Council planning to improve recreation at area parks
Weissport Council has applied for Community Block Development Grant (CBDG) funds to improve recreational activities for the residents.
Tim Rehrig, council member, said that the application has been submitted for $13,000. The grant, if approved, would purchase two picnic tables at a cost of $2,715, four tons of tire mulch at a cost of $3,011 and $4,629 to build a 16 by 24 foot wood and metal pavilion at the borough playground and $2,642 to add a ceiling and lights at the pavilion at the Bridge Street park.
Rehrig said that volunteers would be taking care of the labor end of seeing the projects completed.
Dana Brubaker, secretary, said that council will not know whether the funding is approved until later this year.
Council members also continued the discussion of the UGI permanent gas line easement.
UGI wants to install an underground gas line underneath a section of the tennis courts.
Council members are concerned that the easement will mean that the use of property above the gas line cannot never change, such as changing the tennis courts into a basketball court at a future date.
Attorney Michael Greek suggested that the language in the agreement be changed to reflect council's concerns.
Brubaker said that language in the agreement should reflect that the location of the easement impairs future use of the property there should be compensation.
Arland Moyer, council member, said that the going rate for permanent easements is about $3 to $5 a foot. He noted that UGI may agree to resurface the property with top coat.
"You better watch because you might be dealing with conflict of interest," said Rehrig. "You are on council and work there."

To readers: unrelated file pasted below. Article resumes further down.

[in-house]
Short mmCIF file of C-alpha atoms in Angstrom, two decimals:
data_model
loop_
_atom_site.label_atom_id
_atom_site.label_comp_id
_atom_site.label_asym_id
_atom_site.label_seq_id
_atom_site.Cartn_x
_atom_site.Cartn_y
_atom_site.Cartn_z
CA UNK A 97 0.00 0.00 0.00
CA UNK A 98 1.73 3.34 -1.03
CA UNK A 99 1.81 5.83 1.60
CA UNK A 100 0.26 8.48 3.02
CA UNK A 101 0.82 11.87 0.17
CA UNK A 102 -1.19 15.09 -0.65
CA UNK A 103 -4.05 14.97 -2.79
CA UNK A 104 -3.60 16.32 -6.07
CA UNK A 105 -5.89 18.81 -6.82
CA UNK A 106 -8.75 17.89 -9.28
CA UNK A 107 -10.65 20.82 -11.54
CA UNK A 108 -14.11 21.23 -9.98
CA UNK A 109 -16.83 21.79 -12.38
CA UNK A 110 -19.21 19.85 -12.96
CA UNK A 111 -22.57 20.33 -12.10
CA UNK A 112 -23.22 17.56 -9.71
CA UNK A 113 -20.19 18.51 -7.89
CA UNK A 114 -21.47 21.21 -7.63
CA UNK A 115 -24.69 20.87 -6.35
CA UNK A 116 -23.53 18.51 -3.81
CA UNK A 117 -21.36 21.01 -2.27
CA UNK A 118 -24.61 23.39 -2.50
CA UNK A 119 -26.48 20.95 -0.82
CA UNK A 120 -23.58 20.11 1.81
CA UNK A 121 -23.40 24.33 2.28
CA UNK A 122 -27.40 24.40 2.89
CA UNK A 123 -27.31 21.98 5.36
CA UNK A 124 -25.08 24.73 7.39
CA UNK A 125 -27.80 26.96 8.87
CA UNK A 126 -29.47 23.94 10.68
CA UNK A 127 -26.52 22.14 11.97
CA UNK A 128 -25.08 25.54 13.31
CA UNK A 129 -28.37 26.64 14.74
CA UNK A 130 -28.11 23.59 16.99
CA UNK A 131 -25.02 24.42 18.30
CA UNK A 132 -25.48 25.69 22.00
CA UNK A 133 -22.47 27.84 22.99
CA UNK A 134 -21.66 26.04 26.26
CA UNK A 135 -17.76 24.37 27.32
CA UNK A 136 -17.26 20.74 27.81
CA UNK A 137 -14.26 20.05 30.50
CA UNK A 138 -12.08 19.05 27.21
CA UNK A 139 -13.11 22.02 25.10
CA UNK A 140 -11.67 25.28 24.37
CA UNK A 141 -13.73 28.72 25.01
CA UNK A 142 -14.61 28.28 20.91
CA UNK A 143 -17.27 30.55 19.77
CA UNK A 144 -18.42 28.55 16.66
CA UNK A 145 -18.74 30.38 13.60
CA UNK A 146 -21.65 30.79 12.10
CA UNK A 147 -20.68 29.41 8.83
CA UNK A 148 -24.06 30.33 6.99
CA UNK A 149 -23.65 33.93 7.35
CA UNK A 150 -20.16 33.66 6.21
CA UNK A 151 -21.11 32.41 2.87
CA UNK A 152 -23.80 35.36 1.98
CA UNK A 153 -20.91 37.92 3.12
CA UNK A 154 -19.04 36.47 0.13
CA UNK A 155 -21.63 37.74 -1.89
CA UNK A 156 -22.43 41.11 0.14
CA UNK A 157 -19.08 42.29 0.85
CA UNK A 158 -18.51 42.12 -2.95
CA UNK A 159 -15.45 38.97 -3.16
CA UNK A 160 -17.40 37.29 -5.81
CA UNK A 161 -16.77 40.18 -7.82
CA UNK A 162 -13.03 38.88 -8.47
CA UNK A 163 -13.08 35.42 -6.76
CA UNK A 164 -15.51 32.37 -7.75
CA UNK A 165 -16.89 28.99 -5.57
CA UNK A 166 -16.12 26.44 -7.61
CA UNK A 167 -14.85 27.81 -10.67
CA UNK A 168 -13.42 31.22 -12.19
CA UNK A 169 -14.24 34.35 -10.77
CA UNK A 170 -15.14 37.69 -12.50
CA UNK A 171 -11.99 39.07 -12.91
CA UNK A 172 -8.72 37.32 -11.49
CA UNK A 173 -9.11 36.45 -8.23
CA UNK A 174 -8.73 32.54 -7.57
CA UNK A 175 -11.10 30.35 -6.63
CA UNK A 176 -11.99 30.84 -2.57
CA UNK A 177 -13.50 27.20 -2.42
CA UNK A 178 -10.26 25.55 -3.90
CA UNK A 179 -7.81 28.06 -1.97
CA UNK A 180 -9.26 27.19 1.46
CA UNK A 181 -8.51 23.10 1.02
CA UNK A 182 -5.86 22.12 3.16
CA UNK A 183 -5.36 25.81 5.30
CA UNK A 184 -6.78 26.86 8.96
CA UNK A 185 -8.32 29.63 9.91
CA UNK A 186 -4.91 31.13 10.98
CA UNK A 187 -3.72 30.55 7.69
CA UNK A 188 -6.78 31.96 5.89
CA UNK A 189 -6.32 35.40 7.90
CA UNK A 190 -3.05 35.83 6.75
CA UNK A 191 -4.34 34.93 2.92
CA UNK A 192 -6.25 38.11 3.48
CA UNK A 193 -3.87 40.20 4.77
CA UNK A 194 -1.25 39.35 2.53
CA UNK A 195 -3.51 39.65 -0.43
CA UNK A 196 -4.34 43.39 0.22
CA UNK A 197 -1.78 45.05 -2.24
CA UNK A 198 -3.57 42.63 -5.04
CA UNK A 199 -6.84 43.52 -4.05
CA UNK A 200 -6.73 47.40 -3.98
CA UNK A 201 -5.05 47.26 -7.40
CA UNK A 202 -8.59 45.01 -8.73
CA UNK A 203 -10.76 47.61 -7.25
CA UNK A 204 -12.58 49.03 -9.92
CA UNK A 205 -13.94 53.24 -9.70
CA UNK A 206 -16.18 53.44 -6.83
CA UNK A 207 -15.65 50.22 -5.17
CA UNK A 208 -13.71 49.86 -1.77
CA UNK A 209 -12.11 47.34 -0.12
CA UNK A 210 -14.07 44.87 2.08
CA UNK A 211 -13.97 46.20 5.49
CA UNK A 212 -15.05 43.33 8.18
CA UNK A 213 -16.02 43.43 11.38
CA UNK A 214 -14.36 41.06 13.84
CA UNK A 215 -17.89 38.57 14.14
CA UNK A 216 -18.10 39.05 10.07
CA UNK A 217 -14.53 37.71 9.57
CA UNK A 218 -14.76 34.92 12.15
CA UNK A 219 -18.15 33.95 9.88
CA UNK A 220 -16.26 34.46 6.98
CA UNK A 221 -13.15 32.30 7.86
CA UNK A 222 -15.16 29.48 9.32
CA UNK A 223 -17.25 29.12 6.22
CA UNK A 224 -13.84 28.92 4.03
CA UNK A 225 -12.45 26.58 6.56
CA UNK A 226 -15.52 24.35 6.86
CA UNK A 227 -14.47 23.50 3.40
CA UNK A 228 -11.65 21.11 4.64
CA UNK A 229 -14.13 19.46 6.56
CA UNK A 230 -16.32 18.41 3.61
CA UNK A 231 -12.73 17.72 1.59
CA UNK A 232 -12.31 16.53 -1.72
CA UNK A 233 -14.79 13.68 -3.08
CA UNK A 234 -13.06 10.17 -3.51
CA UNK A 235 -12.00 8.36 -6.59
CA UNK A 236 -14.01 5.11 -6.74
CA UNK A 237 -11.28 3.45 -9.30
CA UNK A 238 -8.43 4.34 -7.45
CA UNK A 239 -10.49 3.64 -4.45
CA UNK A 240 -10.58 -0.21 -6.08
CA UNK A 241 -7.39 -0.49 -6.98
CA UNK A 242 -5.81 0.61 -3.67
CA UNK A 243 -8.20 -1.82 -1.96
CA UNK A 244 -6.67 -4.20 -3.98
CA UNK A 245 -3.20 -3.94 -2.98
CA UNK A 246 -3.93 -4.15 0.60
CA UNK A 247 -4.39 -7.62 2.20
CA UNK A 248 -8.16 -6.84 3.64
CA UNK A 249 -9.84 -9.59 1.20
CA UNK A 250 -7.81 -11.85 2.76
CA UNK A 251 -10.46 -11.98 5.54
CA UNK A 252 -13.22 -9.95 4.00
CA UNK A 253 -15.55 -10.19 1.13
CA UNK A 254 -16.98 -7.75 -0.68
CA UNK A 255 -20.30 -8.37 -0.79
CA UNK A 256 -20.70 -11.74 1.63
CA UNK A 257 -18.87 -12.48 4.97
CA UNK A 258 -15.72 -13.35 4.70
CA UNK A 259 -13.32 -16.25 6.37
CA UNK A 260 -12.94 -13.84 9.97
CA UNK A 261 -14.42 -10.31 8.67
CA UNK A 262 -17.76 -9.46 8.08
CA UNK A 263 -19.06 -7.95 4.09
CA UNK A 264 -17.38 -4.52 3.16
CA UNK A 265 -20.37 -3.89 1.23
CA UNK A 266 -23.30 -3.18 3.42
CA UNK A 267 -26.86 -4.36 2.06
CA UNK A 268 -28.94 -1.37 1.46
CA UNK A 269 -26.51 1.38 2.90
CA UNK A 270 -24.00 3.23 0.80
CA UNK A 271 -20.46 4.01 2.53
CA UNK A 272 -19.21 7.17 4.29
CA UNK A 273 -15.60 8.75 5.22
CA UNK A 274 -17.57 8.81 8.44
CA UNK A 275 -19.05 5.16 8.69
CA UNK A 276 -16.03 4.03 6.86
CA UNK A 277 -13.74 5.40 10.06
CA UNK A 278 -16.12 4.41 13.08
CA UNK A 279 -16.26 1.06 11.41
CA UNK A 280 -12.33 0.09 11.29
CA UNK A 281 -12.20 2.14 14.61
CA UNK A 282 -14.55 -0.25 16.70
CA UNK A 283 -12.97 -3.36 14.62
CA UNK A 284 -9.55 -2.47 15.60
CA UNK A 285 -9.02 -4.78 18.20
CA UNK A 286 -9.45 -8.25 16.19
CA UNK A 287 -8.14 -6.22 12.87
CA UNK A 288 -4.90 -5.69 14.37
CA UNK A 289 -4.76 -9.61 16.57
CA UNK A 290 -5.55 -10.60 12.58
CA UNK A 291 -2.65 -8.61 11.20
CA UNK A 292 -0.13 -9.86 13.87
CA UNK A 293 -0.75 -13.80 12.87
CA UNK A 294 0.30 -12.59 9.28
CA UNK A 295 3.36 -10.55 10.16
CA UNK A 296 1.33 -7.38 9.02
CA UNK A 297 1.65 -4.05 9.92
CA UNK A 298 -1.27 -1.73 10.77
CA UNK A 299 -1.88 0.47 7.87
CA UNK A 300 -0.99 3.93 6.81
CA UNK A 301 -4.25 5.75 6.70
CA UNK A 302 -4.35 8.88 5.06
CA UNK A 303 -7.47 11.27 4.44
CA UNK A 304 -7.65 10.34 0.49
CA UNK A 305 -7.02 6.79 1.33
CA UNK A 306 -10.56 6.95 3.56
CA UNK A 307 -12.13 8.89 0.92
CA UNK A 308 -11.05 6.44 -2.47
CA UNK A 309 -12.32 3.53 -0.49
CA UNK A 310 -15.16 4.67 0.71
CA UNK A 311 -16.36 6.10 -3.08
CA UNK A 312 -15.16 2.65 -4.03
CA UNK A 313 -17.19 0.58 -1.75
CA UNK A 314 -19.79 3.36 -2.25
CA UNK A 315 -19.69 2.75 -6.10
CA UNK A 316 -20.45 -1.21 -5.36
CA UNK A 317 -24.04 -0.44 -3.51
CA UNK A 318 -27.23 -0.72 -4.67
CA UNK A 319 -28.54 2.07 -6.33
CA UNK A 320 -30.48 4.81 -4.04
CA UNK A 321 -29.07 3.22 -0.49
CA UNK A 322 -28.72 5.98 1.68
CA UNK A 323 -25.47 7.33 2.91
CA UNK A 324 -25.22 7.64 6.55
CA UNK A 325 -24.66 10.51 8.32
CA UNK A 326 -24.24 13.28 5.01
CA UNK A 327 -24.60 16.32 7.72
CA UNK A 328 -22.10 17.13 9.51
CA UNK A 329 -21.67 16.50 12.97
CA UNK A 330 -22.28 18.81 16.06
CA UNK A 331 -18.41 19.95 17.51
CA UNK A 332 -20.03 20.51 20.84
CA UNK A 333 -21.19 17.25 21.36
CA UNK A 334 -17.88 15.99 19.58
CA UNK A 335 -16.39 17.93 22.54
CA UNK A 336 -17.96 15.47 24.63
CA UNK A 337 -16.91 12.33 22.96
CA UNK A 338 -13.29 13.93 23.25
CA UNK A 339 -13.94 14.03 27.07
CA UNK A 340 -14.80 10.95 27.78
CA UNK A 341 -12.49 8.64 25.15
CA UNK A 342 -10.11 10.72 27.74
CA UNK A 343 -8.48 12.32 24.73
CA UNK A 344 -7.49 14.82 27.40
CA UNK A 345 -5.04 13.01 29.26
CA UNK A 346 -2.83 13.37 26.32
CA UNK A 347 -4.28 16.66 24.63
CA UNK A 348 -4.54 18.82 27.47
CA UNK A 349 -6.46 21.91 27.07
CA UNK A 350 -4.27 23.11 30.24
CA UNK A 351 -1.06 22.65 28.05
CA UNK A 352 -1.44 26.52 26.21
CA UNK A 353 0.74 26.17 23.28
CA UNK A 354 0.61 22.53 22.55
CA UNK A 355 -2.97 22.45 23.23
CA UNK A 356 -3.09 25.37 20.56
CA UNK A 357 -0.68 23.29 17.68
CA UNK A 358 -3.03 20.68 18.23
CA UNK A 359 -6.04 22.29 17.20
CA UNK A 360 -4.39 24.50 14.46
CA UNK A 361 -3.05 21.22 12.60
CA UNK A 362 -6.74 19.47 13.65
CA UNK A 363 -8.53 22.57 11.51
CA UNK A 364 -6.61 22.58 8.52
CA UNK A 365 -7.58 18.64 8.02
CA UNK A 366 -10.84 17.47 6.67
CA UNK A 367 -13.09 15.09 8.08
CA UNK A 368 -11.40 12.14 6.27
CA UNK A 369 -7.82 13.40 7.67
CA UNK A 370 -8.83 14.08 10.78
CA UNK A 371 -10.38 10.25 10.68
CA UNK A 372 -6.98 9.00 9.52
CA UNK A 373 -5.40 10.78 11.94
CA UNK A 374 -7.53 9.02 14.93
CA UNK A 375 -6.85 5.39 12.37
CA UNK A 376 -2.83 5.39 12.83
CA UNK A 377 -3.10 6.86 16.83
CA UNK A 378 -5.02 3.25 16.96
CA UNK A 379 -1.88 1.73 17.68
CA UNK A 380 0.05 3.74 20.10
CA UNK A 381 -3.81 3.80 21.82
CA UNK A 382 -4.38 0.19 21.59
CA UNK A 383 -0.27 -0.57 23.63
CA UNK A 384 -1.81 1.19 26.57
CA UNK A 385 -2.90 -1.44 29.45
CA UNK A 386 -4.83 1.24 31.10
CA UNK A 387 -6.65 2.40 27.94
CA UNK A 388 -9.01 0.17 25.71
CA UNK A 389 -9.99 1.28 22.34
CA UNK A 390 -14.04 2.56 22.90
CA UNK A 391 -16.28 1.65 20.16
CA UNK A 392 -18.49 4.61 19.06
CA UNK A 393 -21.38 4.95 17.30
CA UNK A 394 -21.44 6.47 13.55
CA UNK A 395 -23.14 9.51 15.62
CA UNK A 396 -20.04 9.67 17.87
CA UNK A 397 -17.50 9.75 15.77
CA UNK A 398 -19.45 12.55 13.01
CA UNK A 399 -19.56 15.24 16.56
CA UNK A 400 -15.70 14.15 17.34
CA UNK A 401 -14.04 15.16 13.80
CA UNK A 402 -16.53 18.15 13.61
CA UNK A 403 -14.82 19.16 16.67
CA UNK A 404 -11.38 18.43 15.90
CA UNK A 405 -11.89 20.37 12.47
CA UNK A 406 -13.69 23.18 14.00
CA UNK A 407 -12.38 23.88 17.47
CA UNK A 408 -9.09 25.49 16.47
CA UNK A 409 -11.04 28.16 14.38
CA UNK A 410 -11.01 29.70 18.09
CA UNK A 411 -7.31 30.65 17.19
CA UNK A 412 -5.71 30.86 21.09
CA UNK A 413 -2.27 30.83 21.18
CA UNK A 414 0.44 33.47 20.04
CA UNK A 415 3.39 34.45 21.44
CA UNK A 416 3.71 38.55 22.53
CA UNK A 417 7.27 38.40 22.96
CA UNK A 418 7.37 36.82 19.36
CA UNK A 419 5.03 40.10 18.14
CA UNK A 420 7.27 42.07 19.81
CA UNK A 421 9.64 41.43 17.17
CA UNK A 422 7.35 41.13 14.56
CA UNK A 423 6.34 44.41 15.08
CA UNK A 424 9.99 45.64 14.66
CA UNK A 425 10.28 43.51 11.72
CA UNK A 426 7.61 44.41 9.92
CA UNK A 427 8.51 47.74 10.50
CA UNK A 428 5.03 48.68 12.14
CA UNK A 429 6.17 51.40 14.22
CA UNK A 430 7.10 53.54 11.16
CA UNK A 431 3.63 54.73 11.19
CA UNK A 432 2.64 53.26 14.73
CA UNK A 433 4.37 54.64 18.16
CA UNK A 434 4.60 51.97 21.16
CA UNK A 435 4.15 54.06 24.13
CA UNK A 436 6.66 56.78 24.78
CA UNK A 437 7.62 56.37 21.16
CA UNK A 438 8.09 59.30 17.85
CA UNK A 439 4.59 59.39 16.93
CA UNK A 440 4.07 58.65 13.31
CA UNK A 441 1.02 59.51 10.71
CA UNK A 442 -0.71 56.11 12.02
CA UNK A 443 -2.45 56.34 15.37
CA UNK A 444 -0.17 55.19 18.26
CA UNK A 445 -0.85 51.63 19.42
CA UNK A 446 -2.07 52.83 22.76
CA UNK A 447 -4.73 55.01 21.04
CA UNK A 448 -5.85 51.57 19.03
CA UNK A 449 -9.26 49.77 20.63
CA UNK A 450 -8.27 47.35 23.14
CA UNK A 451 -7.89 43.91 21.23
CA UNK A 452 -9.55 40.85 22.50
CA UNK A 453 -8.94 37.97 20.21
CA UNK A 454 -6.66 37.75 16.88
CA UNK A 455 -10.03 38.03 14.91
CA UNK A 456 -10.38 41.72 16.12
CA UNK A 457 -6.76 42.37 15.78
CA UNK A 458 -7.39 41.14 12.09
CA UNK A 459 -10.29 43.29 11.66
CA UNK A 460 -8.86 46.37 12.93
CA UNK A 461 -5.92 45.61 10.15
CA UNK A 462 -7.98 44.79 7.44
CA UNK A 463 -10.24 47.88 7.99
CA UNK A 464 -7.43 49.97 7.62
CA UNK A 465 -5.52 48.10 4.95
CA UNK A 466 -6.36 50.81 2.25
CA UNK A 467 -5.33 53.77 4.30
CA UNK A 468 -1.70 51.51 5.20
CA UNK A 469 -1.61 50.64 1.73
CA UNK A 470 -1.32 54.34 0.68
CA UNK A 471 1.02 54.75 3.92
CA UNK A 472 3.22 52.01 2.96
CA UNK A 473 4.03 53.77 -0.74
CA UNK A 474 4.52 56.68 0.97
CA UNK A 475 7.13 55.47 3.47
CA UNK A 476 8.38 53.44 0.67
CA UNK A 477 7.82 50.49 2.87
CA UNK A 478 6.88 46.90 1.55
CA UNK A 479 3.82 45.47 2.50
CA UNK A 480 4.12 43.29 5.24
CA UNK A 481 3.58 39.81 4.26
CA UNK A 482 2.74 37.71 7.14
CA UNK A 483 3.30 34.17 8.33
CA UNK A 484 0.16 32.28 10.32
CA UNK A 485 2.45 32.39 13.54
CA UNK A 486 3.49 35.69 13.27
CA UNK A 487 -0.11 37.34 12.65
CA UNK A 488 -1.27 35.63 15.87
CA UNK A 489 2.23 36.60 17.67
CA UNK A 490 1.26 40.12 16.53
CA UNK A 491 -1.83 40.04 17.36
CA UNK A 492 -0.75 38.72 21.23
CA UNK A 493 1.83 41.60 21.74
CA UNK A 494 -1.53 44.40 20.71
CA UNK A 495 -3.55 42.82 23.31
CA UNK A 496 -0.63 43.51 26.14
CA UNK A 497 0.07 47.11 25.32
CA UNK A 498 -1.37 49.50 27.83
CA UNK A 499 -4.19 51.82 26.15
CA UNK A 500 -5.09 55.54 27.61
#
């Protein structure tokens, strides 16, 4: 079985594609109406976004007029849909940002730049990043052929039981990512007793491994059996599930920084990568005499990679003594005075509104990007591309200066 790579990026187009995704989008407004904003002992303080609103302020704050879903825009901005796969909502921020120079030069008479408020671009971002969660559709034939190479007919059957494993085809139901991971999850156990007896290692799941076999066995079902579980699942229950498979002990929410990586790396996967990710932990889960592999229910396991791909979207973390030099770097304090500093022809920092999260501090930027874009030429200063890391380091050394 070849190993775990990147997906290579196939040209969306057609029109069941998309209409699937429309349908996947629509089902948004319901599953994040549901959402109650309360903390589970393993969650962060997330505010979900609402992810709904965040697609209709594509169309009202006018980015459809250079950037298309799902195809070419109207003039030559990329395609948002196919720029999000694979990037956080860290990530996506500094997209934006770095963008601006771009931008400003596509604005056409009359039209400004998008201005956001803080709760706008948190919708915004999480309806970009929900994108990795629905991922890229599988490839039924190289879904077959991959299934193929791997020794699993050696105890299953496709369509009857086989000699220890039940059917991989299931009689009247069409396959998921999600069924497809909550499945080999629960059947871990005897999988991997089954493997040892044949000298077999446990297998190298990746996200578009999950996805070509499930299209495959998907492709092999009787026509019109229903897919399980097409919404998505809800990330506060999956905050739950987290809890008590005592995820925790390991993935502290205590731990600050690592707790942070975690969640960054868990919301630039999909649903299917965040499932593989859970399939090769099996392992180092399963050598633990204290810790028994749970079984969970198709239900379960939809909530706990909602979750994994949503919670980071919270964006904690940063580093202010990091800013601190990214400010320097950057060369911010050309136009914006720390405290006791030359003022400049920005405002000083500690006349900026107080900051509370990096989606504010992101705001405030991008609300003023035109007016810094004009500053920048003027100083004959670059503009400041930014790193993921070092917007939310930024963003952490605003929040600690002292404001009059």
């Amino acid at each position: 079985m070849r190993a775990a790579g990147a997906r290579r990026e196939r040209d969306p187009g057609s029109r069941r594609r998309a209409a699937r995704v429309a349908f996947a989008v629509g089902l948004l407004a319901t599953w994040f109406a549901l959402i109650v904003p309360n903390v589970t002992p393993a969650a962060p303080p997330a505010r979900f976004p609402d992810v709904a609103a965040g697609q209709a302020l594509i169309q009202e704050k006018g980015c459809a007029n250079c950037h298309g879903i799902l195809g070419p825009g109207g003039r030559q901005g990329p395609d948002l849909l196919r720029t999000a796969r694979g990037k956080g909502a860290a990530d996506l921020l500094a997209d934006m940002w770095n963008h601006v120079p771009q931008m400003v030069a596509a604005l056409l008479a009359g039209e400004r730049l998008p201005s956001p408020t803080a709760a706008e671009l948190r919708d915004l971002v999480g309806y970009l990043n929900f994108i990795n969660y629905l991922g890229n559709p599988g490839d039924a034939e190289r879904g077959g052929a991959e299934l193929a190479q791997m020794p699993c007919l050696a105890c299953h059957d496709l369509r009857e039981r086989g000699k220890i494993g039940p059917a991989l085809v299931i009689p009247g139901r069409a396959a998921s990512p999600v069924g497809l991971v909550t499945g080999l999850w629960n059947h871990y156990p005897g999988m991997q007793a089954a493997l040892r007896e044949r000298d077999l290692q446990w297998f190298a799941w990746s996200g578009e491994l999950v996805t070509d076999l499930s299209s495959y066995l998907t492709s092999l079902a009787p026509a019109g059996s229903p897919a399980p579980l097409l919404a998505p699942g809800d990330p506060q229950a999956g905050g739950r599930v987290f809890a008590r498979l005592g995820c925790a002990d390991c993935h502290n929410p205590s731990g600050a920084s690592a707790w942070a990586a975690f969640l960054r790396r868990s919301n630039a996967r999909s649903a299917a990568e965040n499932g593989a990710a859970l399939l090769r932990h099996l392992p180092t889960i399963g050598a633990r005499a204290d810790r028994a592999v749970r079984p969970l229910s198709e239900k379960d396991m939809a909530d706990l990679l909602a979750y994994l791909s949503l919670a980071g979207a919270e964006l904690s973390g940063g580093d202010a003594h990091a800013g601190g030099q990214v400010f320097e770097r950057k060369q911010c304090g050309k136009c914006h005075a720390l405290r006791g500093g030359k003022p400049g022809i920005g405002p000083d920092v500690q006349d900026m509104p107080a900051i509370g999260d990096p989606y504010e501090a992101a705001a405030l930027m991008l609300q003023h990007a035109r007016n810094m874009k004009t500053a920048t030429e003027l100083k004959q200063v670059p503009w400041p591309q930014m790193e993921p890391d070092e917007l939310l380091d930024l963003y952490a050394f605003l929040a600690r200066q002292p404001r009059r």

Moyer said, "There is no conflict of interest. I simply asked my boss what is the going rate of compensation for permanent easements."
Greek advised council to rely on the engineer David Horst to continue negotiations.
Weissport also discussed the temporary easement requested from PennDOT that will be necessary during the rehabilitation of the McCall bridge.
"We need to revise the language to reflect that should any borough sidewalks, levee, gates or other property be damaged during construction that it is has to be replaced.
Rehrig said that there will lots of heavy equipment in Weissport when the workers replace the pier.
Council members were disappointed that PennDOT engineers did not come to the meeting to address the issue of a temporary traffic light at the intersection of Franklin and Bridge streets.
"They're not here," said Sue Pywar, council member. "Our residents need a way to get out of town. Traffic is heavy now at times and without a light, we will never be able to leave."
Moyer also suggested that Weissport apply for a grant to replace old water mains on White Street.
Moyer said that a grant was the only way the aging lines can be replaced because Lehighton Water Authority has no funds set aside to replace the lines.
Greek also gave his opinion about the PennDOT easement at the Lehigh Canal Park. Greek said that each of the communities agree that the $1,000 compensation for the easement should go to the Lehigh Canal Park Commission,
"Whatever the Canal Commission and most of them want to do is OK with us," said Greek.
PennDOT has agreed to pay for the temporary easement to use a section of the Lehigh Canal Park towpath as a staging area when repairs are made to the McCall bridge.
Council also discussed the issue of providing handicapped parking signs on borough streets at the request of residents.
In the past, council had the signs installed for a fee. Greek advised council to do an inventory and see where signs are located and whether those locations are needed since many council members believe that most of the signs that are standing are placed at homes of residents who have since passed away.
"If you want residents to pay for signs then they need to be the only person using the space," said Greek. "Otherwise anyone can use the space and it is not fair to make residents pay if anyone can park there."
Greek suggested that before a handicapped space is approved, there should be an investigation as to how close to their home is a handicapped sign, have off street parking, whether or not they drive, have a car and a handicapped license plate.
Council also discussed a violation at 188 Bridge Street. The structure is failing and must be repaired within six months.